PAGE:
A Soldier’s Last March


memory of

Benjamin Buckman

A revolutionary


Who was born in Hadley,

Mass. April the 16th 1759;

Died Oct. the 1st 1842.

About 2,400 soldiers, commanded by General George Washington, gathered at the water’s edge of the Delaware River late on Christmas day, 1776.  Earlier, a large collection of boats of various sizes and kinds had been assembled to ferry the troops and artillery across the icy waters.  The plan was to cross the river and mount a surprise attack on the Hessian soldiers stationed in and around Trenton.  The plan was daring and a victory for the rag-tag army was much needed—the Continental troops were demoralized, and the force was shrinking due to expiring enlistments and desertions. 

In the face of driving winds and hard rain, Washington and his men successfully completed the crossing in three hours.  However, two other contingents of the army were not able to cross and join up with Washington.  Against mounting odds, Washington made the fateful decision to march his army to Trenton on the morning of December 26—the trip took about four hours but positioned the Continental Army in Trenton early with 18 pieces of artillery aimed at the Hessian barracks.  The two armies skirmished and over 1,000 Hessian soldiers were captured.  Washington’s bold plan gave the Continental Army a much-needed victory and re-ignited the cause of freedom.

One of the brave soldiers who fought alongside General Washington that bitterly cold night, was 18-year-old Benjamin Buckman, who enlisted right after the Battle of Bunker Hill.  Buckman first served with General Arnold in his wilderness march through Maine.  Buckman was taken a prisoner at Quebec and held for six months before his release.  His next harrowing battle was with the Continentals at Washington Crossing.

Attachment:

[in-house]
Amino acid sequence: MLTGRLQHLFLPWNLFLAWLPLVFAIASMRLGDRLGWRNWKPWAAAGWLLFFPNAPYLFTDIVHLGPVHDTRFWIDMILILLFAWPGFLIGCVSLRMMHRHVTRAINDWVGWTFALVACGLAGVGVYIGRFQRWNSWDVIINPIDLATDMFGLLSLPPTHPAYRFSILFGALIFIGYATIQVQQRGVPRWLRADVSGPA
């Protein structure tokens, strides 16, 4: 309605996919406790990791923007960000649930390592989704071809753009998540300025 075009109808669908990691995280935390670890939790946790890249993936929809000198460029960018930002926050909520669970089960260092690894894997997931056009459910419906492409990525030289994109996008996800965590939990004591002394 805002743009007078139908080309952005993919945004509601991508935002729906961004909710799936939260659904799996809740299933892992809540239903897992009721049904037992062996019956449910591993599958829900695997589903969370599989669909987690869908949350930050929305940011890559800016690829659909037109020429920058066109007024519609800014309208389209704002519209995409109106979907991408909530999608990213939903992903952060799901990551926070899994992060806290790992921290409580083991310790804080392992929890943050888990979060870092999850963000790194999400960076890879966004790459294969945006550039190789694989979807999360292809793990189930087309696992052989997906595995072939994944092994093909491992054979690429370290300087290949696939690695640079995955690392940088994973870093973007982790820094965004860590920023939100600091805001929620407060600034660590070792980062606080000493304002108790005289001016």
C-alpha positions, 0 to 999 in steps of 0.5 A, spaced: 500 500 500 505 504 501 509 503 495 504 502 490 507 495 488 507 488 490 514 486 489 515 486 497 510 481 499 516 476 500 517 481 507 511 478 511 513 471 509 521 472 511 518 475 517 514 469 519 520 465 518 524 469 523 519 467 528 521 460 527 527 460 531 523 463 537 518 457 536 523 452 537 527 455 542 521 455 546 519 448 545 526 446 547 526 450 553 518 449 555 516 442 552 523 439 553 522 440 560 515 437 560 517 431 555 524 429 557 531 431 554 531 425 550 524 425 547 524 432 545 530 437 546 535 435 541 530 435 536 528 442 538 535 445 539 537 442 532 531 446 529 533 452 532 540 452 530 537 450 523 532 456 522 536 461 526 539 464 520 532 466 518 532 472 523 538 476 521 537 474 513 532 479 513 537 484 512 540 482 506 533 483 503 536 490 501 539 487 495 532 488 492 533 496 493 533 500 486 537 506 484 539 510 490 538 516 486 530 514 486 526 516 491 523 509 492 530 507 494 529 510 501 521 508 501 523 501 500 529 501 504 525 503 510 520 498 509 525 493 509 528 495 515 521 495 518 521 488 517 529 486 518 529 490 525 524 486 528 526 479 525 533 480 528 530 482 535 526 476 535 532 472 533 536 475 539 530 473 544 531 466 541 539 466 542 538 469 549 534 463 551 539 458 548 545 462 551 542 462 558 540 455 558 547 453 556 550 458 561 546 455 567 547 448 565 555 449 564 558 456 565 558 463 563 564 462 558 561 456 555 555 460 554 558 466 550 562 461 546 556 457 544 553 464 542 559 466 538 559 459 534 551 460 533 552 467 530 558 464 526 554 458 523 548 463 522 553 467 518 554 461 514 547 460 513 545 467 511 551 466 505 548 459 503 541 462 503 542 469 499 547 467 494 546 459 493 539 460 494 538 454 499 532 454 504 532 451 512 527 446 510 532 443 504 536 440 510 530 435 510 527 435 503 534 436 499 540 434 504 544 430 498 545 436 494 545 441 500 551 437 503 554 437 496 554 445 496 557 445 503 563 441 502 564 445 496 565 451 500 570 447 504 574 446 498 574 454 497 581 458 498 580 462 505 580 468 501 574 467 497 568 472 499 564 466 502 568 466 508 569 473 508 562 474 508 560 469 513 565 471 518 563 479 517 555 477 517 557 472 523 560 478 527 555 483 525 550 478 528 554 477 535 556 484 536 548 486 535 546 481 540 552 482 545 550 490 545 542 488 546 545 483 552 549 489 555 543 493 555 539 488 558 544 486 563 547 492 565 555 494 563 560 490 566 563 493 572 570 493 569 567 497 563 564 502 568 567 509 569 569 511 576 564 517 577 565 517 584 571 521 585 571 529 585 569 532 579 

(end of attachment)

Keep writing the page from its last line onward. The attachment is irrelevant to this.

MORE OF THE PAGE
After the war, Buckman moved to Salem, Indiana, where he lived until his death at the age of 84. Benjamin Buckman was buried in the Masonic Cemetery on October 1, 1845.  However, after the cemetery was abandoned, his remains and limestone tombstone were moved the more than 30 miles to the Fairview Cemetery in New Albany, Indiana—”his last march.”  His tombstone gives a nod to his membership in the Masonic Lodge.  The eagle with a ribbon in its beak with the simple inscription “Independence” bears witness to his service in the cause of freedom and our fledgling country.

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1 Response to A Soldier’s Last March

  1. gsb03632 says:

    Really interesting! I like the font and love the textured background of the relief.

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